Re: Reversible hash to transform series of small integers into well-distributed output values?

From: Jean-Luc Cooke (jlcooke_at_lager.engsoc.carleton.ca)
Date: 01/03/04


Date: 3 Jan 2004 04:47:33 GMT

standard hash isnt' reversible.

something completly different:

key = hex(00000000 00000000 00000000 00000000);

output = aes_enc(key, input);

Should do what you want.

JLC

Jeff <jskubick@hotmail.com> wrote:
> I'm trying to find a reasonable REVERSIBLE scheme for generating long,
> reasonably well-distributed strings from single integers between 0 and
> 32768 based upon some shared secret such that someone who KNOWS that
> each long character string ultimately represents a single 16-bit
> integer (but DOESN'T know the secret's value) would still have a hard
> time trying to replicate it through brute force.

> To give a specific example, suppose a website has 600 users whose user
> IDs are represented by the numbers 1 through 600. Using MD5, I could
> come up with a reasonably well-distributed set of output values by
> generating a random string of random length and prepending it to each
> of the integer values before taking the value's md5 hash and
> converting it to a 32-digit hexadecimal number. Someone who knows that
> 8f87f8ae92c2e8374f72c3b1143e2da2 represents one of the 600 possible
> values would still have a fairly hard time finding the other 599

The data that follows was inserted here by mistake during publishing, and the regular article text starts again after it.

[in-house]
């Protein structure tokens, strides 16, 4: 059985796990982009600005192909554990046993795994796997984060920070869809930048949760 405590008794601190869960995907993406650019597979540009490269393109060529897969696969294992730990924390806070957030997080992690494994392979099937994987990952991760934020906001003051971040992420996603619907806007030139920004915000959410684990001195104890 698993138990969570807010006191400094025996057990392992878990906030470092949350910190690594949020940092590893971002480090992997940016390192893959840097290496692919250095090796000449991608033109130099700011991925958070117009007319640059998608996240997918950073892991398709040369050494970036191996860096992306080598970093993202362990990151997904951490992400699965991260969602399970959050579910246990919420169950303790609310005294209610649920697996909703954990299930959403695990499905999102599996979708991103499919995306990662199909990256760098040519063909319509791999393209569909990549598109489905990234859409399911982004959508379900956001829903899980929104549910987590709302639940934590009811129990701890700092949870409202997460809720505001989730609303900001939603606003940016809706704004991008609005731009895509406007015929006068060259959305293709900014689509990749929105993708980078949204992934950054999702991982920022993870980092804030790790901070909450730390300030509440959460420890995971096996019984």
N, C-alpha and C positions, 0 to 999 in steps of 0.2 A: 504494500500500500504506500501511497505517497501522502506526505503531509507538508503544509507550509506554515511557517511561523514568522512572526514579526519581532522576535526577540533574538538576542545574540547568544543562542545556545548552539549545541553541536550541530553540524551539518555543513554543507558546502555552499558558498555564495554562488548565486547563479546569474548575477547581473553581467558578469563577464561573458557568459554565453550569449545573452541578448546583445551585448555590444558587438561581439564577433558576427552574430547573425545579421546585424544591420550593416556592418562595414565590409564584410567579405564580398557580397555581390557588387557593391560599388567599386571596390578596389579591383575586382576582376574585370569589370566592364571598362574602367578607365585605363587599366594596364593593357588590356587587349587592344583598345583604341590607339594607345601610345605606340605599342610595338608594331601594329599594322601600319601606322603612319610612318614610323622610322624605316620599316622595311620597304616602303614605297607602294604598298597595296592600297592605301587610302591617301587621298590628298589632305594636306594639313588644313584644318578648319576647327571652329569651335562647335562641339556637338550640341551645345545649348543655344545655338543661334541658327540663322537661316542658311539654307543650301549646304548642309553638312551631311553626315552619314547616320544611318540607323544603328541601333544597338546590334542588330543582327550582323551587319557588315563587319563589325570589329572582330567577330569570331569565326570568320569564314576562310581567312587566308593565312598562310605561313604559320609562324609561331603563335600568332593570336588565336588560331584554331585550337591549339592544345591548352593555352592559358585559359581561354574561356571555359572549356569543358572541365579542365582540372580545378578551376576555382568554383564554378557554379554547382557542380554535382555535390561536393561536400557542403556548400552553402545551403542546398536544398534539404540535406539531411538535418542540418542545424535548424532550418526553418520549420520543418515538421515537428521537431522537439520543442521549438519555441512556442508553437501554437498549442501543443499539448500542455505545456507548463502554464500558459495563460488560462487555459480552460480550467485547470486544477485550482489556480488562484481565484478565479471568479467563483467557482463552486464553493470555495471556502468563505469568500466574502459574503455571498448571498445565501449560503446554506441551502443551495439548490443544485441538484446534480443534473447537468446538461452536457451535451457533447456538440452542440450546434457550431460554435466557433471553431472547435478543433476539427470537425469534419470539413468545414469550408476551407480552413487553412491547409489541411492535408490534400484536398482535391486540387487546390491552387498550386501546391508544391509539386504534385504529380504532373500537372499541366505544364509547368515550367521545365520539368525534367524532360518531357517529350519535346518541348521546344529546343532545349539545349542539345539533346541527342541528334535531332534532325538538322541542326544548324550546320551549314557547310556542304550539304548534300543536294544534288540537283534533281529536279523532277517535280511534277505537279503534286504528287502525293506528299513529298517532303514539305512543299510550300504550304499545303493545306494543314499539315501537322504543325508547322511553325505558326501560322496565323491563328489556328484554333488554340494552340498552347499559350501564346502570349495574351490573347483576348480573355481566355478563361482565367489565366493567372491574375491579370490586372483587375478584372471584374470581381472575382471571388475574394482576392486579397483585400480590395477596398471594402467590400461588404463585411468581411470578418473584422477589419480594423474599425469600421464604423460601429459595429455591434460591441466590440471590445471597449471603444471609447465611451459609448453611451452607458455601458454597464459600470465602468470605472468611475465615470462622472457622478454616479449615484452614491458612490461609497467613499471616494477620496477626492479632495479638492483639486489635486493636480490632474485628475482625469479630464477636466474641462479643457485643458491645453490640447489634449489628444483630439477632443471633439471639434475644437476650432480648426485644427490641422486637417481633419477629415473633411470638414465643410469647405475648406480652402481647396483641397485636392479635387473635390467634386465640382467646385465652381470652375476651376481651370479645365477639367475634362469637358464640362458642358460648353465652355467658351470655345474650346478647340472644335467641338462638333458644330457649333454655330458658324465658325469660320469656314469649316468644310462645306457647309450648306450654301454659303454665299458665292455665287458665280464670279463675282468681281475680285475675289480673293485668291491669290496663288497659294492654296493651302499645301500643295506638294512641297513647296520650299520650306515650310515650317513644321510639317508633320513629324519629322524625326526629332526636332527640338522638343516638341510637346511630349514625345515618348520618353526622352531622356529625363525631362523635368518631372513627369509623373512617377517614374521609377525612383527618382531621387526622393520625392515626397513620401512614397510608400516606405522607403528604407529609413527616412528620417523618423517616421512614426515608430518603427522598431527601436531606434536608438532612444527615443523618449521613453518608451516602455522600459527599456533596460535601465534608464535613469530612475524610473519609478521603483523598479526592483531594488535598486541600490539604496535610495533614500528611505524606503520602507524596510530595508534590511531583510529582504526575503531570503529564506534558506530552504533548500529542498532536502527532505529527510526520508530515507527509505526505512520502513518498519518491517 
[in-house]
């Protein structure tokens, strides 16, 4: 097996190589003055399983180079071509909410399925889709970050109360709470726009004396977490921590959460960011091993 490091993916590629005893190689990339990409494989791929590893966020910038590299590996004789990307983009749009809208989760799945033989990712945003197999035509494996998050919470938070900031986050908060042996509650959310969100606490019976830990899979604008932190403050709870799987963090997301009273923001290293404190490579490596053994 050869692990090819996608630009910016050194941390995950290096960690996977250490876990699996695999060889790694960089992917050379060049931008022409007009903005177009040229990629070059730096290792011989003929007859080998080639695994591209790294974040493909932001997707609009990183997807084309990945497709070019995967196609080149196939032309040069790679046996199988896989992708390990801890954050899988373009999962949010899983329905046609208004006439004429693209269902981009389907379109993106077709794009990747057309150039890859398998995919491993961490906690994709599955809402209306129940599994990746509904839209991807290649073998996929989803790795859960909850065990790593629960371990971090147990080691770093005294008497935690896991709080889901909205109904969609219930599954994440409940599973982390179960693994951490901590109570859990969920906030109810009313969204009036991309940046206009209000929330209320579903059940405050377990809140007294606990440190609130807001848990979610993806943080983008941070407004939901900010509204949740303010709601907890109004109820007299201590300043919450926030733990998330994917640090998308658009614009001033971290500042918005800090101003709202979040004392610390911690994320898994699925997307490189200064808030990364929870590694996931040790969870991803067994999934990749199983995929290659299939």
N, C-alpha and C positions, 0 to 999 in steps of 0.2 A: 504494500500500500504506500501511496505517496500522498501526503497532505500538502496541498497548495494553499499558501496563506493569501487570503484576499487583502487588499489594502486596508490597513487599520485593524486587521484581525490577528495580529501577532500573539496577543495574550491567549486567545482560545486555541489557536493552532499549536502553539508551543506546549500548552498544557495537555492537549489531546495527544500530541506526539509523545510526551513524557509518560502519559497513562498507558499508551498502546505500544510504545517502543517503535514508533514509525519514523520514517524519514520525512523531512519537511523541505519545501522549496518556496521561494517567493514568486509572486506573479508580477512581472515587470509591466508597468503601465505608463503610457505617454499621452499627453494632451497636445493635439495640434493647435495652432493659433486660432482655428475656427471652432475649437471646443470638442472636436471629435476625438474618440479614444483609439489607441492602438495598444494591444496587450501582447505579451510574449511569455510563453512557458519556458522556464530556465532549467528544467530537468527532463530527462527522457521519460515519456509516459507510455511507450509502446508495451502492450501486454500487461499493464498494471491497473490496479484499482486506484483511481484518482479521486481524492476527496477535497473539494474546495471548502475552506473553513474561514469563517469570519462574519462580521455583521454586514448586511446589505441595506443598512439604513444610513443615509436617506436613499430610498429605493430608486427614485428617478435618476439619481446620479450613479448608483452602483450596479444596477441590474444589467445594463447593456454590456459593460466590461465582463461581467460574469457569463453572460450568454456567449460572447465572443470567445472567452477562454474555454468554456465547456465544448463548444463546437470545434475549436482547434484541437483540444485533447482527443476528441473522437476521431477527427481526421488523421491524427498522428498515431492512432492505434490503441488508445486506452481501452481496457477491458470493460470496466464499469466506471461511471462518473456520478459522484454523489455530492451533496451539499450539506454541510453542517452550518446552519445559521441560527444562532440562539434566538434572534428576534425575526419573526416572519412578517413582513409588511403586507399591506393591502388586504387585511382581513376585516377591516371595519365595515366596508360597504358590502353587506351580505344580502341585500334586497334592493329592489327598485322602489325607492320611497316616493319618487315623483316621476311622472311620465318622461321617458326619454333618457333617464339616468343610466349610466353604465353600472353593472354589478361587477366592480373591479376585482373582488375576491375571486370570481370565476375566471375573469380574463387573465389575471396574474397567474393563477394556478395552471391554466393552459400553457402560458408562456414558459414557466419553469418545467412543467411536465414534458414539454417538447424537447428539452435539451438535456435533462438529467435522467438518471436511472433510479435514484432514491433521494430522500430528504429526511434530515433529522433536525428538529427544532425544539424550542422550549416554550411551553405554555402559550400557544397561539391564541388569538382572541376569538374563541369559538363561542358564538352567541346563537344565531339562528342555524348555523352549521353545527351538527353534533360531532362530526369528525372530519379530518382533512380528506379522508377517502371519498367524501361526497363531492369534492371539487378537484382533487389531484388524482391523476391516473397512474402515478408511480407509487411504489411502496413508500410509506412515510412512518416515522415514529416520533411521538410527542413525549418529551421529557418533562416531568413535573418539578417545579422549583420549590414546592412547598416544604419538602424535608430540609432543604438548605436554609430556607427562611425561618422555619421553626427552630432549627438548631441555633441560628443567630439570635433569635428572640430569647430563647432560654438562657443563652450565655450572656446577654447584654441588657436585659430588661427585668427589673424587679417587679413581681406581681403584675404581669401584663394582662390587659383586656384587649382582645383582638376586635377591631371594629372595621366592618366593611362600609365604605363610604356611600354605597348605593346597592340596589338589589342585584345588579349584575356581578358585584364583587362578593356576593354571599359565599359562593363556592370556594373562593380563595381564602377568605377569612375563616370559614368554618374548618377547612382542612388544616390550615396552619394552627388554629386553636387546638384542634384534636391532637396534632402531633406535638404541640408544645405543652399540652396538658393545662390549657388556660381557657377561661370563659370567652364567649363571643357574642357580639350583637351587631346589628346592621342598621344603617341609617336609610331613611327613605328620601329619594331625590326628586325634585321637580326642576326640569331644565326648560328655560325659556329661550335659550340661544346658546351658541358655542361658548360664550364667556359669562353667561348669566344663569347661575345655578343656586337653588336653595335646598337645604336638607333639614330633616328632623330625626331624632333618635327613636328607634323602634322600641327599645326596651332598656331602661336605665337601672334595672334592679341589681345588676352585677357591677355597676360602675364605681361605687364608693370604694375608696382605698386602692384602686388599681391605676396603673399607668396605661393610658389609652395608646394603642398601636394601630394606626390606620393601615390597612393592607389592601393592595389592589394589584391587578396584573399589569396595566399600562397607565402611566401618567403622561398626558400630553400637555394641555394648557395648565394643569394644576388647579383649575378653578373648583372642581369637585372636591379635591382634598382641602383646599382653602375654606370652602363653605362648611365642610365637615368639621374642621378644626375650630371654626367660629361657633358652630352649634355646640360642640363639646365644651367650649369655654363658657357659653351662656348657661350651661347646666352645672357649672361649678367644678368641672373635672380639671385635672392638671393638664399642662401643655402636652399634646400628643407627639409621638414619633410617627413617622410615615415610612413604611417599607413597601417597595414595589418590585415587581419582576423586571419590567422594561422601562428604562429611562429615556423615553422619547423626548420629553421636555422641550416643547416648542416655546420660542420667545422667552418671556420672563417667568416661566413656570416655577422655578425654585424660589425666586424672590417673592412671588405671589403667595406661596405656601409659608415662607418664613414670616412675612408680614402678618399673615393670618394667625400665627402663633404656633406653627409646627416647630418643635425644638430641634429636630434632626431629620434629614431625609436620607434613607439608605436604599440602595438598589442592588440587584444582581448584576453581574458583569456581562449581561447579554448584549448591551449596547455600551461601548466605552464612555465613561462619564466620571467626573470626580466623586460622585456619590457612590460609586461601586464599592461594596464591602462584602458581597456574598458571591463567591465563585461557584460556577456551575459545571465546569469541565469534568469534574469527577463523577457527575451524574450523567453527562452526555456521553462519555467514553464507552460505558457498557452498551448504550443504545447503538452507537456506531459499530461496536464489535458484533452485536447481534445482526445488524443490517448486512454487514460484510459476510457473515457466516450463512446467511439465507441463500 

> possible values in the 128-bit haystack... especially if they were
> chasing a moving target (the salt were changed regularly) and got
> locked out for a while if they made too many bad requests in a row.

> The problem, of course, is that md5 isn't reversible. I vaguely
> remember seeing a reference once to a scheme that specifically
> addressed the issue of creating big "needle-in-a-haystack" output
> values from a small, sequential set of 32-bit input values utilizing a
> shared secret, but can't find any obvious references to it anymore.

> Why not just store the 600 values in a local dictionary? Two
> reasons... I expect a lot more values than 600 in a fairly short time,
> and I'd like to use a different salt for each active user (generated
> randomly at login time)... so that a request by user #9 for
> /foo/bar/${big hash value} that returns a file corresponding to user
> #832 would correspond to NOTHING (in all likelihood) if user #614
> tried to request the same file since the salt used to calculate ${big
> hash value} would have been specific to user #9's current session and
> known ONLY to the object representing his current session.

> Any suggestions?

-- 


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